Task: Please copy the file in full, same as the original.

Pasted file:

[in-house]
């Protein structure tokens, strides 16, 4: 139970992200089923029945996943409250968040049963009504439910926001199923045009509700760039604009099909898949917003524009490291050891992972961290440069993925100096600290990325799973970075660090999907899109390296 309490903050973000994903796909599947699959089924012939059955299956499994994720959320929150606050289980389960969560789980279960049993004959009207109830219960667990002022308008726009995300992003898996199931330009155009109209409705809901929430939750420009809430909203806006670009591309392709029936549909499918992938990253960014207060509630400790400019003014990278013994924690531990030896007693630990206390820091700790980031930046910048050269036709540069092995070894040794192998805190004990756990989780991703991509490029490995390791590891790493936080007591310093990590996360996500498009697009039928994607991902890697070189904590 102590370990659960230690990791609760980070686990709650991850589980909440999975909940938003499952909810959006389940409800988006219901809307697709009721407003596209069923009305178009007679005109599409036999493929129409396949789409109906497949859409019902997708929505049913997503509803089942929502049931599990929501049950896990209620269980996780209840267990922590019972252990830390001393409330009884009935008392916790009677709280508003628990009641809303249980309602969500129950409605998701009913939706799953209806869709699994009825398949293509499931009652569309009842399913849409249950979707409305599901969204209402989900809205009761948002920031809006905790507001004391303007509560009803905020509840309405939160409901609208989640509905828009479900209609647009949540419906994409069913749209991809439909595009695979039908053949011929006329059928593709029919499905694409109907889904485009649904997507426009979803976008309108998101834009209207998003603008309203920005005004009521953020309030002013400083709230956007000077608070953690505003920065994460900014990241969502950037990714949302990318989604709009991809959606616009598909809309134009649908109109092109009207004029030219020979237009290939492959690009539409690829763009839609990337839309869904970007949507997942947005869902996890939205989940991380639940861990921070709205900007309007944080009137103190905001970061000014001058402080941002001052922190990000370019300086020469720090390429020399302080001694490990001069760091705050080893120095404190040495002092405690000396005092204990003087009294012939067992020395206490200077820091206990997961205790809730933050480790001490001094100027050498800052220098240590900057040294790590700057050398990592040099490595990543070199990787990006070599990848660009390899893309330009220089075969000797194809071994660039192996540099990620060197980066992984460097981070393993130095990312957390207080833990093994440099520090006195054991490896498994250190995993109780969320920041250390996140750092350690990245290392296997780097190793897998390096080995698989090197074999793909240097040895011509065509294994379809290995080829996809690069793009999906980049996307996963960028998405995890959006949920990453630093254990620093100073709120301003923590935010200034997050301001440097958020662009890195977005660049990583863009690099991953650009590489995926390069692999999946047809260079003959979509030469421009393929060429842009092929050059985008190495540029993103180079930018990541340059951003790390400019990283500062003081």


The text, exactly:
[in-house]
């Protein structure tokens, strides 16, 4: 139970992200089923029945996943409250968040049963009504439910926001199923045009509700760039604009099909898949917003524009490291050891992972961290440069993925100096600290990325799973970075660090999907899109390296 309490903050973000994903796909599947699959089924012939059955299956499994994720959320929150606050289980389960969560789980279960049993004959009207109830219960667990002022308008726009995300992003898996199931330009155009109209409705809901929430939750420009809430909203806006670009591309392709029936549909499918992938990253960014207060509630400790400019003014990278013994924690531990030896007693630990206390820091700790980031930046910048050269036709540069092995070894040794192998805190004990756990989780991703991509490029490995390791590891790493936080007591310093990590996360996500498009697009039928994607991902890697070189904590 102590370990659960230690990791609760980070686990709650991850589980909440999975909940938003499952909810959006389940409800988006219901809307697709009721407003596209069923009305178009007679005109599409036999493929129409396949789409109906497949859409019902997708929505049913997503509803089942929502049931599990929501049950896990209620269980996780209840267990922590019972252990830390001393409330009884009935008392916790009677709280508003628990009641809303249980309602969500129950409605998701009913939706799953209806869709699994009825398949293509499931009652569309009842399913849409249950979707409305599901969204209402989900809205009761948002920031809006905790507001004391303007509560009803905020509840309405939160409901609208989640509905828009479900209609647009949540419906994409069913749209991809439909595009695979039908053949011929006329059928593709029919499905694409109907889904485009649904997507426009979803976008309108998101834009209207998003603008309203920005005004009521953020309030002013400083709230956007000077608070953690505003920065994460900014990241969502950037990714949302990318989604709009991809959606616009598909809309134009649908109109092109009207004029030219020979237009290939492959690009539409690829763009839609990337839309869904970007949507997942947005869902996890939205989940991380639940861990921070709205900007309007944080009137103190905001970061000014001058402080941002001052922190990000370019300086020469720090390429020399302080001694490990001069760091705050080893120095404190040495002092405690000396005092204990003087009294012939067992020395206490200077820091206990997961205790809730933050480790001490001094100027050498800052220098240590900057040294790590700057050398990592040099490595990543070199990787990006070599990848660009390899893309330009220089075969000797194809071994660039192996540099990620060197980066992984460097981070393993130095990312957390207080833990093994440099520090006195054991490896498994250190995993109780969320920041250390996140750092350690990245290392296997780097190793897998390096080995698989090197074999793909240097040895011509065509294994379809290995080829996809690069793009999906980049996307996963960028998405995890959006949920990453630093254990620093100073709120301003923590935010200034997050301001440097958020662009890195977005660049990583863009690099991953650009590489995926390069692999999946047809260079003959979509030469421009393929060429842009092929050059985008190495540029993103180079930018990541340059951003790390400019990283500062003081």